In politics, it is surely a sign of the times that one of the standard-bearers for traditional and religious values is an actor, another a former professional football player. Neither is known as a deep thinker, but President Reagan succeeds as a consumate “communicator” to mass audiences and Congressman Jack Kemp retains the charisma of a photogenic athlete.
But it is in Mikhail Gorbachev that the two faces of modern certainty are best combined. In his own country, Gorbachev maintains the dictatorship of the proletariat as rigidly as his predecessors; facing the West, he metamorphoses (with the willing assistance of the media) into a celebrity. It does not matter that Gorbachev continues to send dissidents to psychiatric hospitals and orders carpet- bombings of Afghan villages. Pravda and the KGB will maintain the certainty of his ideas in Russia, while in the West his suave TV presence and attractive wife, Raisa, make his views almost invulnerable to religious protests, scholarly critique, or hostile criticism. Some observers have hailed the emergence of the urbane and charming Gorbachev as a surprising and hopeful development. Given the two different ways truth has been socialized in West and East, the appearance of a Janus-faced dictator/celebrity was inevitable — and not at all heartening.
No doubt those ideas to which society widely assents will always seem to be true. What is needed in our time is a leavening of skepticism concerning the social will, a skepticism born of faith in Christian transcendence. The notion that truth is some private gnosis inaccessible to others has over the centuries caused great turmoil and endless schism. Yet the modern hope that certainty can be found in political power or mass popularity has perhaps been even more destructive. Christians need not subject all socially grounded ideas to iconoclastic assault, but any serious faith in a God beyond history and above society must foster a measure of agnosticism concerning prevalent wisdom. Christ, after all, taught that the way to eternal life is narrow and traveled by few, while the way to damnation is broad and popular (cf. Matt. 7:13-14). He also told his apostles that He taught in parables precisely so that the masses would not understand (cf. Luke 8:10). Are liberation theologians only temporarily ignoring these scriptural teachings, or will they resurrect them in time to justify the dictatorial leadership of a Leninist “vanguard”?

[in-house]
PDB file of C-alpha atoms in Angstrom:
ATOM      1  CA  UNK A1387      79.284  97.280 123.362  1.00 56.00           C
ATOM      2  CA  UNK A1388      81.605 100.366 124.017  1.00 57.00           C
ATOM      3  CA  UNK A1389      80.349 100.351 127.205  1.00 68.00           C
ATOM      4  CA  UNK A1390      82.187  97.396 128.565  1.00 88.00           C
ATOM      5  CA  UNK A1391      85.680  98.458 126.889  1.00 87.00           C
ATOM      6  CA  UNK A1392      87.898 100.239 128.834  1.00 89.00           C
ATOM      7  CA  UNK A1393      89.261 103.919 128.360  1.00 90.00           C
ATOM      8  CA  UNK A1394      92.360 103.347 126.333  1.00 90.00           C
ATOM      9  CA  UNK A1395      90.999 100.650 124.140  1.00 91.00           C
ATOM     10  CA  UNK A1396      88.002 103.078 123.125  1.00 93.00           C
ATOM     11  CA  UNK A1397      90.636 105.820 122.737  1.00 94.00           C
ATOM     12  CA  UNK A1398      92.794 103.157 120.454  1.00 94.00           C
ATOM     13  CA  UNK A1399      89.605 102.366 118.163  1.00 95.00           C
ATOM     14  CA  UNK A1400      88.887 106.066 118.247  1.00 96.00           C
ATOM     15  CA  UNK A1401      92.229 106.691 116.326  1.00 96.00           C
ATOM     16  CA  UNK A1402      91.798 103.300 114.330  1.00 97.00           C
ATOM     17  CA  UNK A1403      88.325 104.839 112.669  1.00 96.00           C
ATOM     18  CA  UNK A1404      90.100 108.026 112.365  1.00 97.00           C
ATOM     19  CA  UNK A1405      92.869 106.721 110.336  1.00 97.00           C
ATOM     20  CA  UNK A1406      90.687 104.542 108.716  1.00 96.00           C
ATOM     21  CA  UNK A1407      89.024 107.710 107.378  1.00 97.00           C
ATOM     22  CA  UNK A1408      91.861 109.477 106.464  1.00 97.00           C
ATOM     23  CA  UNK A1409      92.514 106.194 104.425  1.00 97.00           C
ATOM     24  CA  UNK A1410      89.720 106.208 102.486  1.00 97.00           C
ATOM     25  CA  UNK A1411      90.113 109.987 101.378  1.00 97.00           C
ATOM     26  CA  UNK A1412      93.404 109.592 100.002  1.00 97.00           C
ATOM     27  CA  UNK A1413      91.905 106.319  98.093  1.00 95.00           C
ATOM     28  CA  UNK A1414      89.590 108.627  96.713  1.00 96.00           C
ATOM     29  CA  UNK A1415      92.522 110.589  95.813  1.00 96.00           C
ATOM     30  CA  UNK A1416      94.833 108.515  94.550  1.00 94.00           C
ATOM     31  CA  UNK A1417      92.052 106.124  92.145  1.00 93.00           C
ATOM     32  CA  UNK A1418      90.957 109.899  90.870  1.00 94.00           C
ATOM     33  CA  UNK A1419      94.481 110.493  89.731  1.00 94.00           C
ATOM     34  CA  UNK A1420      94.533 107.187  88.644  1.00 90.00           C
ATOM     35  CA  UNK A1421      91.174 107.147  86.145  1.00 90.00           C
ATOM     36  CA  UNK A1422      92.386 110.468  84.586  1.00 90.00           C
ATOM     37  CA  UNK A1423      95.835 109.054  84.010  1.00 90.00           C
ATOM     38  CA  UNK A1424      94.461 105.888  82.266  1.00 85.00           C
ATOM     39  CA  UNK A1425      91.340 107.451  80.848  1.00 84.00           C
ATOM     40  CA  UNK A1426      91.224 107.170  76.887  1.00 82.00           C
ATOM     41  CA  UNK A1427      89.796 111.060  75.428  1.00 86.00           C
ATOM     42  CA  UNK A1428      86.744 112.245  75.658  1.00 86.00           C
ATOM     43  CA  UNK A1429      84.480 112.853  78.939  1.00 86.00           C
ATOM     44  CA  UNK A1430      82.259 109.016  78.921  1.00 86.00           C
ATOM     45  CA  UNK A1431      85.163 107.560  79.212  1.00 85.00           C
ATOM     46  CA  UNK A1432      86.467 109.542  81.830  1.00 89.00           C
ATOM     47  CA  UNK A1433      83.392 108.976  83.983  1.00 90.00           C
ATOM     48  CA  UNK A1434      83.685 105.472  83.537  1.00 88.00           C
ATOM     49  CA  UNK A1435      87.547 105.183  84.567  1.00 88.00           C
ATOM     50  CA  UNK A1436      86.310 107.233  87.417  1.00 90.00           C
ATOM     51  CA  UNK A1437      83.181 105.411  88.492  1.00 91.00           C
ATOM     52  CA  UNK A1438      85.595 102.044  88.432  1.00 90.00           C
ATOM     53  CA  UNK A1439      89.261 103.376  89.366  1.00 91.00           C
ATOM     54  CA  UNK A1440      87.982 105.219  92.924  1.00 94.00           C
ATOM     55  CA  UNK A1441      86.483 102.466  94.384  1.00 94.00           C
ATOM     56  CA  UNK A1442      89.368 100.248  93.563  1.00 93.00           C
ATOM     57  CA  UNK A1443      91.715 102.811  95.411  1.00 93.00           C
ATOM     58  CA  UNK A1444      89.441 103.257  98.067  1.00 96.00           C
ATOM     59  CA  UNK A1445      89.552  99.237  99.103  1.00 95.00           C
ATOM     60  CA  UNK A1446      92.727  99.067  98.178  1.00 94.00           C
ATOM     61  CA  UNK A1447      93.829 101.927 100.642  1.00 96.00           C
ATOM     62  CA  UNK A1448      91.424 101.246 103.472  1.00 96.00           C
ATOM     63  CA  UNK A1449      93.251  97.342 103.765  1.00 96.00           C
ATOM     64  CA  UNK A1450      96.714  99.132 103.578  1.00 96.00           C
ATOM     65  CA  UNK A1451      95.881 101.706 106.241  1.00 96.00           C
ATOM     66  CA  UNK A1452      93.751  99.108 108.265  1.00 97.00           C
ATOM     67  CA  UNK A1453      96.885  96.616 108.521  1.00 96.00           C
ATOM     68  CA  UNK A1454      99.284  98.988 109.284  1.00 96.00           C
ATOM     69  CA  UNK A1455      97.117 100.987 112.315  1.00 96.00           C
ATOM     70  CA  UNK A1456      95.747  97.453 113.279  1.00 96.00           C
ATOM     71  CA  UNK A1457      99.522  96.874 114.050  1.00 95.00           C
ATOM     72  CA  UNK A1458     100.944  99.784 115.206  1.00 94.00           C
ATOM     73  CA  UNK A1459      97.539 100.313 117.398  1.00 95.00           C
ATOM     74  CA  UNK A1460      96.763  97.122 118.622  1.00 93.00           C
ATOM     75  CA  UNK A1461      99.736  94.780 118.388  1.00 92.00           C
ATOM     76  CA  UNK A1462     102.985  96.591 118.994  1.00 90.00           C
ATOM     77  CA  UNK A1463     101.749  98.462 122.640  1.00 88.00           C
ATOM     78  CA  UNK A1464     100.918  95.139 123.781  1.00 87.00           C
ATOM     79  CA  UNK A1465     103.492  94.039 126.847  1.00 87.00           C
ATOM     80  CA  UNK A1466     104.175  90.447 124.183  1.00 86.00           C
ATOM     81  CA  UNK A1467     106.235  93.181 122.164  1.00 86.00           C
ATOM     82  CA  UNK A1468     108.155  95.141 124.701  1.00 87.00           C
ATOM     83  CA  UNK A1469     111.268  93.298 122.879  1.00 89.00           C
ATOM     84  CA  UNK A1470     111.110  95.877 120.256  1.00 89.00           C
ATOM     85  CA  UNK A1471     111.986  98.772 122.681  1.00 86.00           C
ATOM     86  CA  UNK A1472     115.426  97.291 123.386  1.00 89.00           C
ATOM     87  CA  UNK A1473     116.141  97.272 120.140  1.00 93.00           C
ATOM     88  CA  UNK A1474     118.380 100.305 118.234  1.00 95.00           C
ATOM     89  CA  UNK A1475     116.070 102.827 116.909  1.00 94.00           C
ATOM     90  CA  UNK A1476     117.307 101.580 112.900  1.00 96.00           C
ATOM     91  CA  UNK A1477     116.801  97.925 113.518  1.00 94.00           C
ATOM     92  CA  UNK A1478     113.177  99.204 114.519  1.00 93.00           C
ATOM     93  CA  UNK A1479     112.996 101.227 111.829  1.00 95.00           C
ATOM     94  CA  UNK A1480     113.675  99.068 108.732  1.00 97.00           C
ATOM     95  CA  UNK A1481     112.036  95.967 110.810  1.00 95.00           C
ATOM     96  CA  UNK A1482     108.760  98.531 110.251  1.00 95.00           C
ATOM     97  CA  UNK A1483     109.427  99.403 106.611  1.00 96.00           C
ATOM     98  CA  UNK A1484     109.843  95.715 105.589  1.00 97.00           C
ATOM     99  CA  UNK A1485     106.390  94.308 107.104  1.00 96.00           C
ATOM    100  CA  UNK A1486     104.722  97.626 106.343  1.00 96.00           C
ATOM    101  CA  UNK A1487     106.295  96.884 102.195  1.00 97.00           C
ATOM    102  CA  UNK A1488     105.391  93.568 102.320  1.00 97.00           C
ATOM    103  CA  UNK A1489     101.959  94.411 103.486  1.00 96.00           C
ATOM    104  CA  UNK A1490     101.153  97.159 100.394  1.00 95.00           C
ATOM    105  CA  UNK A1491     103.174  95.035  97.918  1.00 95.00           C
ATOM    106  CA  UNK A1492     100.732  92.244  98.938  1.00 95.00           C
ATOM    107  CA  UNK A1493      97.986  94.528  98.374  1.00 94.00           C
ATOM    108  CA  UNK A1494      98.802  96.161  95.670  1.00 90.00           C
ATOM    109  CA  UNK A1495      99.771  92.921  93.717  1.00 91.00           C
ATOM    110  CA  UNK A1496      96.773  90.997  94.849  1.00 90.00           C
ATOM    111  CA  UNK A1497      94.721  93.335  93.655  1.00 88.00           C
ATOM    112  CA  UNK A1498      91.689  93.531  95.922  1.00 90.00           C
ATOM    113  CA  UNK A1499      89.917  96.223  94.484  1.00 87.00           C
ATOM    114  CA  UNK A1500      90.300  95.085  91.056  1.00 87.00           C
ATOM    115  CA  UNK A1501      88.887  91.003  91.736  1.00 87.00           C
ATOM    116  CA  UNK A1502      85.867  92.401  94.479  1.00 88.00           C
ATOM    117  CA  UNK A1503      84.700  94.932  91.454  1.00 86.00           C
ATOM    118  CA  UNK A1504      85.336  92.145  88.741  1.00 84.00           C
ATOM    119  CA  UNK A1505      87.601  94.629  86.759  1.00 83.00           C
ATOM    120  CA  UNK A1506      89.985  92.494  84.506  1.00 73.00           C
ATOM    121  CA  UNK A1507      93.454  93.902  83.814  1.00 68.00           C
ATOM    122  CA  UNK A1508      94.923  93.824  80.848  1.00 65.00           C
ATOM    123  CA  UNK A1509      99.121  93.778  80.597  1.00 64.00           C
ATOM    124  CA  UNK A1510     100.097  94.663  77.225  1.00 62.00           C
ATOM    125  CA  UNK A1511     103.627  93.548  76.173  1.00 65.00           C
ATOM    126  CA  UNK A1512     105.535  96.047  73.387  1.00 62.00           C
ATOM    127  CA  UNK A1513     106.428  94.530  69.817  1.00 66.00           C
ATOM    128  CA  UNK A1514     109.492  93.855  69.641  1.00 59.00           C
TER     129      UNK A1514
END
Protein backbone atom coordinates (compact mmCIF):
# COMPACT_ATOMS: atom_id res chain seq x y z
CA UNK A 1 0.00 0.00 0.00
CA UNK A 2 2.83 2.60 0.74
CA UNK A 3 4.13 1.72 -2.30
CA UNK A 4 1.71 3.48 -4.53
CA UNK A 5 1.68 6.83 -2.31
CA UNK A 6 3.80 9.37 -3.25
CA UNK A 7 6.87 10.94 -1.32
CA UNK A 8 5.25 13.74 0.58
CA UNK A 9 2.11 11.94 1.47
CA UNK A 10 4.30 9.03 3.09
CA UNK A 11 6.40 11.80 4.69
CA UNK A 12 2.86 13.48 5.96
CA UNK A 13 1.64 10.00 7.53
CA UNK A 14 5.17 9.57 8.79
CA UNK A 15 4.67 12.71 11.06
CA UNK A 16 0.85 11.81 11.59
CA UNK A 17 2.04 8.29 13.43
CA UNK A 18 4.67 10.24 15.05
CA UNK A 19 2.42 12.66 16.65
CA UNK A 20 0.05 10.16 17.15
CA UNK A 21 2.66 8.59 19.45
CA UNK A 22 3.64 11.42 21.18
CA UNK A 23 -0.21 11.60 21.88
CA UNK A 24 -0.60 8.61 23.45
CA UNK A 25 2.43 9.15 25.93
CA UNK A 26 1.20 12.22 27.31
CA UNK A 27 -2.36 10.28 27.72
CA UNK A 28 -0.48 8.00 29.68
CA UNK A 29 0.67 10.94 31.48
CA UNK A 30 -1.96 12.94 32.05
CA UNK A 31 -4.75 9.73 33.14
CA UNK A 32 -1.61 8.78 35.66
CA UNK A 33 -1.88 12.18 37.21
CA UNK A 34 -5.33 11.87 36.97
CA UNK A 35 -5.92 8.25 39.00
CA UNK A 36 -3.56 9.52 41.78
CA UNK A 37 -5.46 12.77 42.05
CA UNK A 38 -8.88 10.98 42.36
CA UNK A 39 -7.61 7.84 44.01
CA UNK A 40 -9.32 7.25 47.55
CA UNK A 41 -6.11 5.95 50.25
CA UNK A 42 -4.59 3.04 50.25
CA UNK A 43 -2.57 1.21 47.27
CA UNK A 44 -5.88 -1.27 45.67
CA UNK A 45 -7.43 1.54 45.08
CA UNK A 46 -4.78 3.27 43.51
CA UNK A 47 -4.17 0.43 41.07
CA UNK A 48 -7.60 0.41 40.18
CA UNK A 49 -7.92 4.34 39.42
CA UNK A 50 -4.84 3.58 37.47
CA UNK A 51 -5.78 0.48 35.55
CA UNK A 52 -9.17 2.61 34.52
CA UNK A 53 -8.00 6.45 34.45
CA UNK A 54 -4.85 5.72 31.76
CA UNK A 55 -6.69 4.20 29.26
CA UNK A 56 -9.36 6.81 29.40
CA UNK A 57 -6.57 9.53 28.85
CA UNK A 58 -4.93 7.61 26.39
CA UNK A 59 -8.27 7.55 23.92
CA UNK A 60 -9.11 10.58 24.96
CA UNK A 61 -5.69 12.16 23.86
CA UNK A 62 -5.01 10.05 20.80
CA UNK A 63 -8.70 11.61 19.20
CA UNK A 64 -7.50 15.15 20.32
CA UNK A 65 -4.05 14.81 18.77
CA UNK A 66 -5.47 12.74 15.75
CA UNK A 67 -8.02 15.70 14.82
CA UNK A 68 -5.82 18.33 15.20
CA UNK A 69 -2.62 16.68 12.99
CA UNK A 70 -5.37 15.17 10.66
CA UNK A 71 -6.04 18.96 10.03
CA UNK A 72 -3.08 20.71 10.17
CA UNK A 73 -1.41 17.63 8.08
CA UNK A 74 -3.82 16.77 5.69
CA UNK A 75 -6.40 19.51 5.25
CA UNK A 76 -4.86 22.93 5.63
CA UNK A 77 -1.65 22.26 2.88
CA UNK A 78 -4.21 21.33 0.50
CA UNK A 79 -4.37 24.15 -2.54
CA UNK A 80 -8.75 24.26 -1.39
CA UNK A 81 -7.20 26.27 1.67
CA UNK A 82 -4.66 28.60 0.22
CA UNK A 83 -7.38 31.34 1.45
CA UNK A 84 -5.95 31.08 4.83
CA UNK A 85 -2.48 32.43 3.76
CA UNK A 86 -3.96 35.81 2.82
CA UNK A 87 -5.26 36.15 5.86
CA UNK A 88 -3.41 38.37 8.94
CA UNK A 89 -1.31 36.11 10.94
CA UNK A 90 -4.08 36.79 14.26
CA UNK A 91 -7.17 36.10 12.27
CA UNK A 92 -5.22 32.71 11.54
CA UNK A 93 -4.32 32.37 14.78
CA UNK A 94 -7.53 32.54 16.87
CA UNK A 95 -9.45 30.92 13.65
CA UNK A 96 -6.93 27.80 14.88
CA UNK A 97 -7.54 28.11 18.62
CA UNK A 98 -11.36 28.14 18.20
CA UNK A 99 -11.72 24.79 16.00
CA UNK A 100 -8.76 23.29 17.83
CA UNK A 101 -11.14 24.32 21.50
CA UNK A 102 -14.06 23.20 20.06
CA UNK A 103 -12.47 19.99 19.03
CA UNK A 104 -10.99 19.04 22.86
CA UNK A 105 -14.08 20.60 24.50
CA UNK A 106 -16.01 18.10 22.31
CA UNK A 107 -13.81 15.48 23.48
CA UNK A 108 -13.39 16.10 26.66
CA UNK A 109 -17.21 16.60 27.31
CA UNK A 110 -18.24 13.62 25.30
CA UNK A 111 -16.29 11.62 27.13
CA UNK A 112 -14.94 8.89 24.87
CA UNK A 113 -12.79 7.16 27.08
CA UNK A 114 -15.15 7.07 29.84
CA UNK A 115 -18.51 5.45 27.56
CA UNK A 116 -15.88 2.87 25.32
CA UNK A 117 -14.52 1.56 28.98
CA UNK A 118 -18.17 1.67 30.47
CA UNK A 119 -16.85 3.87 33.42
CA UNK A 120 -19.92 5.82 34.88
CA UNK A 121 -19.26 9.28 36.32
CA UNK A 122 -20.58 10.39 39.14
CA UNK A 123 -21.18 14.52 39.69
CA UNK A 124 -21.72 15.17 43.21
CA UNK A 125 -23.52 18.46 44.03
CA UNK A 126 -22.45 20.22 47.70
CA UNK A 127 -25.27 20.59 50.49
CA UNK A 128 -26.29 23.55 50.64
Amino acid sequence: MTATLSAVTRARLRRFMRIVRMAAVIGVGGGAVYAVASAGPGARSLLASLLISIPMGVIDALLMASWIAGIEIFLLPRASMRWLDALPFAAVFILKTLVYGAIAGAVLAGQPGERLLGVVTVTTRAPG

Nor is it just in religion that we must regain a de-socialized certainty and some sense of — in Milton’s words — “How few sometimes may know, when thousands err.” In politics, we must regain an understanding of democracy as a diffuse theocracy, in which ballots decide office holders but religiously grounded principles remain beyond popular debate. In scholarship, the trend toward democratizing and politicizing knowledge must be reversed in favor of disciplinary rigor, excellence, and esoteric achievement. Richard Powers of the University of Massachusetts has rightly noted that “participatory democracy” can only weaken universities and schools, because “all things cannot be demonstrated to all men.” (In a referendum, the gloomy Second Law of Thermodynamics would probably go down to defeat.) It will never be popular doctrine, but those who earnestly seek truth in religion, politics, or scholarship must be, with G. K. Chesterton, devoutly certain that “right is right even if no one does it, wrong is wrong even if everyone is wrong about it.”